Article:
Friday, February 14, 2014

Advancing your career in higher-ed

David Lassner is currently Interim President of the University of Hawaii, where he served as the first Vice President for Information Technology and Chief Information Officer since 2007. He wrote a "Viewpoints" op-ed in a recent EDUCAUSE Review discussing what he believes made him a strong candidate for Interim President. Lassner's advice is certainly strong for anyone who wants to reach beyond the CIO position, but these traits apply equally well to anyone looking to advance themselves in the leadership ladder in higher-ed.

Lassner's recommendations include:
  1. Know your institution.
  2. Understand students, faculty, and researchers.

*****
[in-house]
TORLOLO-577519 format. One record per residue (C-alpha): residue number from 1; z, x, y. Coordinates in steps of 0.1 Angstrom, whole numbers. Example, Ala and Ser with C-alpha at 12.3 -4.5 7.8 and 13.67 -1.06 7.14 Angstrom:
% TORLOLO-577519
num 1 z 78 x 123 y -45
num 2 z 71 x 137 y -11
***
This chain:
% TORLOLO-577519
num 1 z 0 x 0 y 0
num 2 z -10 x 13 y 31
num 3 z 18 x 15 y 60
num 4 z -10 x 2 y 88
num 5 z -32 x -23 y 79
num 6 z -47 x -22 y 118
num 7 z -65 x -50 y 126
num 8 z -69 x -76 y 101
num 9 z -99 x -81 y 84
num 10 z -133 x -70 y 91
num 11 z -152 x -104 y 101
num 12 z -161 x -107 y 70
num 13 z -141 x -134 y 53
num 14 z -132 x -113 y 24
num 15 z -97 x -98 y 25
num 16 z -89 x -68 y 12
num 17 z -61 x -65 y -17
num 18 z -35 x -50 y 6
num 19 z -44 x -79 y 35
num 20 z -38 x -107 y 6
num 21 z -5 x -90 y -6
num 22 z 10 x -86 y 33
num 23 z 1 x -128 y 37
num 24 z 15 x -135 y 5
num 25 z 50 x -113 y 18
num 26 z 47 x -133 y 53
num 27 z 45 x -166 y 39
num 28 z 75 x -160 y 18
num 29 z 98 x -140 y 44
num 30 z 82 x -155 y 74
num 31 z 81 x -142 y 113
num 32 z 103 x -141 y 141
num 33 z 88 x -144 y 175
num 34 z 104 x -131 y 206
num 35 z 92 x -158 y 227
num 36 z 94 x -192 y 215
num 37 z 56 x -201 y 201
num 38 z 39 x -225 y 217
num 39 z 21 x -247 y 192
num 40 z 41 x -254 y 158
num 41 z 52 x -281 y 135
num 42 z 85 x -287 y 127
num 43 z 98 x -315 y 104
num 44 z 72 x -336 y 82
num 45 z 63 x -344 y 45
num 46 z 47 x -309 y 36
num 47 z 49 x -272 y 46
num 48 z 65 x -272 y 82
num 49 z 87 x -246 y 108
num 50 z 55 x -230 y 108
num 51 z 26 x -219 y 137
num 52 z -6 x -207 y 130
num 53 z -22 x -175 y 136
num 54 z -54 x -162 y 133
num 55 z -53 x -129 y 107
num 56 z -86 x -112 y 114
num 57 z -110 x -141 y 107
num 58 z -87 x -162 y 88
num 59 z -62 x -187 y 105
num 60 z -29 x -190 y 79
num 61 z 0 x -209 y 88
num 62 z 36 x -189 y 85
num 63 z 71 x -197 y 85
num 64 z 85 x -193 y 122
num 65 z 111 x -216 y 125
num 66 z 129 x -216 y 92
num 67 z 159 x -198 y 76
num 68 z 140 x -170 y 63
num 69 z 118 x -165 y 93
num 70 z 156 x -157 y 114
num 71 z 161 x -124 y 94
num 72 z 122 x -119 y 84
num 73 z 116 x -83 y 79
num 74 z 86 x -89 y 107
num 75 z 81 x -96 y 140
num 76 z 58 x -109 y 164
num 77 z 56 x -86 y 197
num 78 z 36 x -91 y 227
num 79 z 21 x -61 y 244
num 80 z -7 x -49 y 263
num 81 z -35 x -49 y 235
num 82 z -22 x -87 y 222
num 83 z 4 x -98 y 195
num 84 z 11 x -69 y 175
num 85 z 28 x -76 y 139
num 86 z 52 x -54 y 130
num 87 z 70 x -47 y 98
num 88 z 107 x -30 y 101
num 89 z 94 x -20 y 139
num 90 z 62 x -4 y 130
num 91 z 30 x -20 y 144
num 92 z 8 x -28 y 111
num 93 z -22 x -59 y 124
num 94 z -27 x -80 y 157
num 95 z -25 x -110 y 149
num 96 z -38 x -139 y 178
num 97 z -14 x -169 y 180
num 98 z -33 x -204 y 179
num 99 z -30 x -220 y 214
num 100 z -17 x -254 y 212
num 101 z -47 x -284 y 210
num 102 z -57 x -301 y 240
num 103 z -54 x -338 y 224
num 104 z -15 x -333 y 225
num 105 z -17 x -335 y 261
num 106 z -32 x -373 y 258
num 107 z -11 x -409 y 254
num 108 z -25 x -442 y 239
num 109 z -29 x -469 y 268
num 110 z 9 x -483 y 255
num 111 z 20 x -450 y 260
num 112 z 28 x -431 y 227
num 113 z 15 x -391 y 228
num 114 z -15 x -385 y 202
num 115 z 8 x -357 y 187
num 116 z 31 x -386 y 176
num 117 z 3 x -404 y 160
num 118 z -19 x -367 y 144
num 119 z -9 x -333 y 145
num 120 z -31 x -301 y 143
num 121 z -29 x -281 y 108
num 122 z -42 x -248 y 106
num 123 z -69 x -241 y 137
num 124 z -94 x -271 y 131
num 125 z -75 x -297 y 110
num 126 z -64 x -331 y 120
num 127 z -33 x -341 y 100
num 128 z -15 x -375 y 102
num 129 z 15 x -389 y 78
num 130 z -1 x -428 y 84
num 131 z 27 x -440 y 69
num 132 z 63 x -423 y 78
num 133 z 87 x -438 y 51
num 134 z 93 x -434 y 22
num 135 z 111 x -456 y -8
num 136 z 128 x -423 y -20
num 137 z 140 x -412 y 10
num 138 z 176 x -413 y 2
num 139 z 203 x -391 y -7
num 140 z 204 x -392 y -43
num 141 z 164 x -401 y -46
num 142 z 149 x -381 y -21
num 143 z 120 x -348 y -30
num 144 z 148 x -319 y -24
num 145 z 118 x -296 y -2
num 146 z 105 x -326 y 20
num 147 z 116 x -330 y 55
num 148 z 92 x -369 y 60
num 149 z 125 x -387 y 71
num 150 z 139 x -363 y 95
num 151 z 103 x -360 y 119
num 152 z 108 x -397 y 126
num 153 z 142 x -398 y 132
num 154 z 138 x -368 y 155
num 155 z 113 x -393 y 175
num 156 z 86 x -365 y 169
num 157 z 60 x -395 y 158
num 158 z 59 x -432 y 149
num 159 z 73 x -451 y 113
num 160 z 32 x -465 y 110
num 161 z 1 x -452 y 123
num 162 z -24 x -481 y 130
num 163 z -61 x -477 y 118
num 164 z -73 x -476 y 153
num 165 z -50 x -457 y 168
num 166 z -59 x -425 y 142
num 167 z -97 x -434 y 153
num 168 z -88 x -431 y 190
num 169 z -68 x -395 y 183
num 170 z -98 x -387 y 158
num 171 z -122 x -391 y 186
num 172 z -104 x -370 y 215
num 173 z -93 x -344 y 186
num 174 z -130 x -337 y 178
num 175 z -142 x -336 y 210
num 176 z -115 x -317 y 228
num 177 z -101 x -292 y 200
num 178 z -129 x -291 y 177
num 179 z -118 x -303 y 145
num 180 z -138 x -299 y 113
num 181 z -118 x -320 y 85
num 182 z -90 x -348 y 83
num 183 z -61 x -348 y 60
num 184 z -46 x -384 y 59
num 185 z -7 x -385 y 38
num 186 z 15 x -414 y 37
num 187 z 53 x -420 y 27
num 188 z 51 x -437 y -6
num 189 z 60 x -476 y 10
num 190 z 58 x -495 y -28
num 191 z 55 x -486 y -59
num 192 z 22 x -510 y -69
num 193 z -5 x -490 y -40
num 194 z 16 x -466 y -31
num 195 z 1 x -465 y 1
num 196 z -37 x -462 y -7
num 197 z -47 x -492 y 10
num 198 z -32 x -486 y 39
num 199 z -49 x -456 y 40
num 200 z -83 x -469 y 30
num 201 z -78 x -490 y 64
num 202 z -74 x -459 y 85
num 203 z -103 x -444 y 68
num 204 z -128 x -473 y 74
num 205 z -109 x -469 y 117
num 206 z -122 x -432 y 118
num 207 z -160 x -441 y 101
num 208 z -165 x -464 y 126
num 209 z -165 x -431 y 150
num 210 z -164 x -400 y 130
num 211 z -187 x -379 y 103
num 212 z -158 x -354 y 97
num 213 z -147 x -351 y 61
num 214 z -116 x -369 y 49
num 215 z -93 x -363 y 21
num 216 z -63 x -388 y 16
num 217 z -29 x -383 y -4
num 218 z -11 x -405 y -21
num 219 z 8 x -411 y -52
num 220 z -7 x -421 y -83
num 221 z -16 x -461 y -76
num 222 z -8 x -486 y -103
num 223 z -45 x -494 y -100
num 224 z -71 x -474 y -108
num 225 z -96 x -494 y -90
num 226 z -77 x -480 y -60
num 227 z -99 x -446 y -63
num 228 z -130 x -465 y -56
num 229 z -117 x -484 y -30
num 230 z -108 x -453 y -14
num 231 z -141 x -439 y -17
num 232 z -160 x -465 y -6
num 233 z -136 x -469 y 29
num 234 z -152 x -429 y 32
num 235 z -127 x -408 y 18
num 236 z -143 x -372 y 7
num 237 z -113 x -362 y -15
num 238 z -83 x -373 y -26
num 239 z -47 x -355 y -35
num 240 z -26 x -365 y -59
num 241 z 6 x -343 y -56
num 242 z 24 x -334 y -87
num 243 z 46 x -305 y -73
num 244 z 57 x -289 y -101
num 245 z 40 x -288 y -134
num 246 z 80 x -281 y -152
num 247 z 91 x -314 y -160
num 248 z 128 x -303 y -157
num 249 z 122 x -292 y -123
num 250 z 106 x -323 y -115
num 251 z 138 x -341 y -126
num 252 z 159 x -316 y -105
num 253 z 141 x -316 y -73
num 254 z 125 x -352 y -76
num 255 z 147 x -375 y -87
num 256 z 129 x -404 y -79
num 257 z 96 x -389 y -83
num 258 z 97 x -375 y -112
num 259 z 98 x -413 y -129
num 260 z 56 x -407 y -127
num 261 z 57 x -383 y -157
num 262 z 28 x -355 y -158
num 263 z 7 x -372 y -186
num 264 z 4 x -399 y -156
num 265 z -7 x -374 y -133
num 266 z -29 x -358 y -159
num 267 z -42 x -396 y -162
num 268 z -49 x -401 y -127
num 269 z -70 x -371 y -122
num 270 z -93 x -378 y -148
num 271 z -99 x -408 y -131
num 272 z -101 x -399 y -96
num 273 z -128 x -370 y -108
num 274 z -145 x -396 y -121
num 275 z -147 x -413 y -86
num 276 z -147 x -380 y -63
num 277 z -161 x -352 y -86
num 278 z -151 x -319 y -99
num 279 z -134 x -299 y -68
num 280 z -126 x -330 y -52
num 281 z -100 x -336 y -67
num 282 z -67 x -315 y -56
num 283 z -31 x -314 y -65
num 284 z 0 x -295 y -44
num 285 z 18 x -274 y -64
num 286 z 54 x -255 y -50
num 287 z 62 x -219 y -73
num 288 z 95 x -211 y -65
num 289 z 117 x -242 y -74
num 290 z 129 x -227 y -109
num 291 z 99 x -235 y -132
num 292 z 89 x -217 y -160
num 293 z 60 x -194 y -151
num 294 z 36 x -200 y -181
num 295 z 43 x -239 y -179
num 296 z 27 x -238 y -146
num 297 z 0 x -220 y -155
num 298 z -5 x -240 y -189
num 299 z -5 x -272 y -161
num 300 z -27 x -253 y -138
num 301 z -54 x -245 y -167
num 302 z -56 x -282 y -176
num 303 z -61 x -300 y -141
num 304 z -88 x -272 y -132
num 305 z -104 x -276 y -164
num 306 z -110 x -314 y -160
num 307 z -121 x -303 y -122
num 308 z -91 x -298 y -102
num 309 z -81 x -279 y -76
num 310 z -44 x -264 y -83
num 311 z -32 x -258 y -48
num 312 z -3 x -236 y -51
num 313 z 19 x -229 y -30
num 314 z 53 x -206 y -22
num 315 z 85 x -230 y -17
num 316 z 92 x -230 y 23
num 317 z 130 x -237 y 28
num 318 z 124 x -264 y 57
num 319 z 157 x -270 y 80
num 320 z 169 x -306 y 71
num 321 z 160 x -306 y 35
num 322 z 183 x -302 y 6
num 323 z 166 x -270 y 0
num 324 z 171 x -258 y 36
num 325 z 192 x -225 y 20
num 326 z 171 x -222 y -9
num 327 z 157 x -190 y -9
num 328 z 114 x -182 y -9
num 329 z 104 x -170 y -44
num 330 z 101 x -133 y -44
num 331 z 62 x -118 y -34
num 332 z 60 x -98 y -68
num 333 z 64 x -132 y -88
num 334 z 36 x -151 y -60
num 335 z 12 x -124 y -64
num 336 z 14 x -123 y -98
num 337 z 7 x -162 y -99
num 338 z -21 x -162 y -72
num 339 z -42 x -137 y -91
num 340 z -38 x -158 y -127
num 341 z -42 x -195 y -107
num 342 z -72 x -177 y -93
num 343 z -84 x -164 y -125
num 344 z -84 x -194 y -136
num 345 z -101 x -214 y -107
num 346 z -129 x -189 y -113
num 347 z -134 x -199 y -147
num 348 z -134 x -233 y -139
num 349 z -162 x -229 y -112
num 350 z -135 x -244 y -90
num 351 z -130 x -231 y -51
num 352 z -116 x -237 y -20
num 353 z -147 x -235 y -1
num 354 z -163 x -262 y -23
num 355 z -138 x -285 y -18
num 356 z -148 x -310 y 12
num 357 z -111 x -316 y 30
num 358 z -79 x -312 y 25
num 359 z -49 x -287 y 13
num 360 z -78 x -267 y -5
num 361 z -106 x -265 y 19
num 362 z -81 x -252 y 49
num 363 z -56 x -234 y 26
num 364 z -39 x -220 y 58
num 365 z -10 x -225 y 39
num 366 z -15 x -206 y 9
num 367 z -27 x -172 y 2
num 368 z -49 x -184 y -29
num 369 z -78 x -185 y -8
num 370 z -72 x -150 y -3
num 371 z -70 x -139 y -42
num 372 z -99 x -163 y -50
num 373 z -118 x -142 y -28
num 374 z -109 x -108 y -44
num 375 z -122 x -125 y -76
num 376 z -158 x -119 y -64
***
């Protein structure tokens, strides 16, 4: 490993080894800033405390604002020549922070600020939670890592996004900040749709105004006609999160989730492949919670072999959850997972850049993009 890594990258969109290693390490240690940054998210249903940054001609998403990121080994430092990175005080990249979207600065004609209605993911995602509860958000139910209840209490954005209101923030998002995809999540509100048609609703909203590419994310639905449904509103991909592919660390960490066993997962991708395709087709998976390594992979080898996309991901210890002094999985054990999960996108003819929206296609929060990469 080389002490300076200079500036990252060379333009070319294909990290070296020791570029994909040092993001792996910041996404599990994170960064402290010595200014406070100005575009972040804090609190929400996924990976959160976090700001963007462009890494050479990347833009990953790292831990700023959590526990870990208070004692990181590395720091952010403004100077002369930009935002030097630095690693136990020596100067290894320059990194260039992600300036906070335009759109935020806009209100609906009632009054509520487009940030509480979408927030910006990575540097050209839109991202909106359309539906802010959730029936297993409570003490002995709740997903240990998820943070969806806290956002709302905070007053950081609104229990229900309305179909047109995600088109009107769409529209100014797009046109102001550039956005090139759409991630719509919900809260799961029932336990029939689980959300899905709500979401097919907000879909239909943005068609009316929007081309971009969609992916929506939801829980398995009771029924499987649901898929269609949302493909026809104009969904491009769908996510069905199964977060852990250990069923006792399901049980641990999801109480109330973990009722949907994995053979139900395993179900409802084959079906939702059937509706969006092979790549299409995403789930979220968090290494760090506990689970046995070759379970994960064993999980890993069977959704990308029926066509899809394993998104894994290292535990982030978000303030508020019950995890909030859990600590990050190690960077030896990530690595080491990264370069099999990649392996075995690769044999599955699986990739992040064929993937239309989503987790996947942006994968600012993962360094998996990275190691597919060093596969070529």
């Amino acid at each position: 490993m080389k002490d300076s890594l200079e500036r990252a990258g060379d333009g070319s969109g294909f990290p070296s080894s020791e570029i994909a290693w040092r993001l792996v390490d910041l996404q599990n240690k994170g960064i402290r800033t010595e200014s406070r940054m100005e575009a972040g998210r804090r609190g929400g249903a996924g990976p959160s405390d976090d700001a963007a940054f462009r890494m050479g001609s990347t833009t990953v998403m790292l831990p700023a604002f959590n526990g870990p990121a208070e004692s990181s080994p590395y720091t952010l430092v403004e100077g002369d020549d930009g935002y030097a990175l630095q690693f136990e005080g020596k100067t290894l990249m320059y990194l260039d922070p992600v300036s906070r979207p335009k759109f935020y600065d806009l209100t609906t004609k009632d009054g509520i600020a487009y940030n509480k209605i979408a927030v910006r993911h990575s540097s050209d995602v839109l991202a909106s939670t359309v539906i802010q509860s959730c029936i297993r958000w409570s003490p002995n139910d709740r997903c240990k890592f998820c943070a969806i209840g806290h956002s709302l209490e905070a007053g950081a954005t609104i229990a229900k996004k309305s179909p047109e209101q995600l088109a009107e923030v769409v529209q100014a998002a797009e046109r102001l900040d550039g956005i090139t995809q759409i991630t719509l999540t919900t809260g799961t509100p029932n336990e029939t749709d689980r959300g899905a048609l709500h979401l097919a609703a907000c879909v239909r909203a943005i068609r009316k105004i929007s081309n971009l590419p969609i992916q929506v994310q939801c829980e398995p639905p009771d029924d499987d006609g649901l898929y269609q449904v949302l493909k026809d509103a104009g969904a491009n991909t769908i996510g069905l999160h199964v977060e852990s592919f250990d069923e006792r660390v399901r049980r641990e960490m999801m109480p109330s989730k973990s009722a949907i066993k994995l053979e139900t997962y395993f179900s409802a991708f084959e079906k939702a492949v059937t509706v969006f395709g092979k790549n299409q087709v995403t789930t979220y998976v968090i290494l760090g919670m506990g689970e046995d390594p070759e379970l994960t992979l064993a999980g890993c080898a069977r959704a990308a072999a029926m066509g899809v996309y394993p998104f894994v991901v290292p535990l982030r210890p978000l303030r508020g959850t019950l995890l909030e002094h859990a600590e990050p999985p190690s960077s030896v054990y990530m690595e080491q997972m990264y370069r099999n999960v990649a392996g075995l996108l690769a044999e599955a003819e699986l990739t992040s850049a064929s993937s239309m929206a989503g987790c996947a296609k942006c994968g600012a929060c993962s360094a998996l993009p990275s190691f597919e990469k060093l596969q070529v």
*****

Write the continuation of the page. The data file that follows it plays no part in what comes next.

3. Participate in the business.
  4. Collaborate.
  5. Engage with government.
  6. Take risks.
  7. Join peer communities.
I especially appreciated this statement in Lassner's conclusion, reminding us that for CIOs to be successful, we must also be engaged and willing to step forward: "We talk about whether CIOs should be 'plumbers' vs. 'strategists,' but the truth is that CIOs who are seen primarily as plumbers are less likely to be accepted as contributing members of the cabinet or to enjoy direct reporting lines to the CEO. Effective CIOs must create and lead teams that provide both effective IT plumbing and visionary IT strategy for their institutions. In addition, those CIOs who aspire to higher leadership positions must leverage their opportunities to go even further. They must demonstrate to their communities that they can provide broad internal and external leadership in areas that matter not only to the IT organization but also within their institutions and beyond."

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